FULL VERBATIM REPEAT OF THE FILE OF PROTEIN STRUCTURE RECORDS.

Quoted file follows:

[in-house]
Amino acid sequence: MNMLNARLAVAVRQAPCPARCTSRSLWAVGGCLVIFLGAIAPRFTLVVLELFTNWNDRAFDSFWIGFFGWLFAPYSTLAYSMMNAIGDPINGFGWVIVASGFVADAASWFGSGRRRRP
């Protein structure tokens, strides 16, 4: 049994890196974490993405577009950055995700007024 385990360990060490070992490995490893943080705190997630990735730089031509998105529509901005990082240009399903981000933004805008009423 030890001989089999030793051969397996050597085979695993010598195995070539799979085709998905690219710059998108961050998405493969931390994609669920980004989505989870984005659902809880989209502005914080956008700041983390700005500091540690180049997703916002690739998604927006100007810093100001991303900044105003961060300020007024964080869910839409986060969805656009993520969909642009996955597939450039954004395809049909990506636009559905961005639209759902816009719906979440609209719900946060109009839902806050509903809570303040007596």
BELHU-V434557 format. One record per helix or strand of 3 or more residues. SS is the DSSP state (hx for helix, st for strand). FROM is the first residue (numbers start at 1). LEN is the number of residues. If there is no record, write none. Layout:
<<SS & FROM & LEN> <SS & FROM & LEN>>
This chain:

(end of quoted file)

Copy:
[in-house]
Amino acid sequence: MNMLNARLAVAVRQAPCPARCTSRSLWAVGGCLVIFLGAIAPRFTLVVLELFTNWNDRAFDSFWIGFFGWLFAPYSTLAYSMMNAIGDPINGFGWVIVASGFVADAASWFGSGRRRRP
């Protein structure tokens, strides 16, 4: 049994890196974490993405577009950055995700007024 385990360990060490070992490995490893943080705190997630990735730089031509998105529509901005990082240009399903981000933004805008009423 030890001989089999030793051969397996050597085979695993010598195995070539799979085709998905690219710059998108961050998405493969931390994609669920980004989505989870984005659902809880989209502005914080956008700041983390700005500091540690180049997703916002690739998604927006100007810093100001991303900044105003961060300020007024964080869910839409986060969805656009993520969909642009996955597939450039954004395809049909990506636009559905961005639209759902816009719906979440609209719900946060109009839902806050509903809570303040007596």
BELHU-V434557 format. One record per helix or strand of 3 or more residues. SS is the DSSP state (hx for helix, st for strand). FROM is the first residue (numbers start at 1). LEN is the number of residues. If there is no record, write none. Layout:
<<SS & FROM & LEN> <SS & FROM & LEN>>
This chain: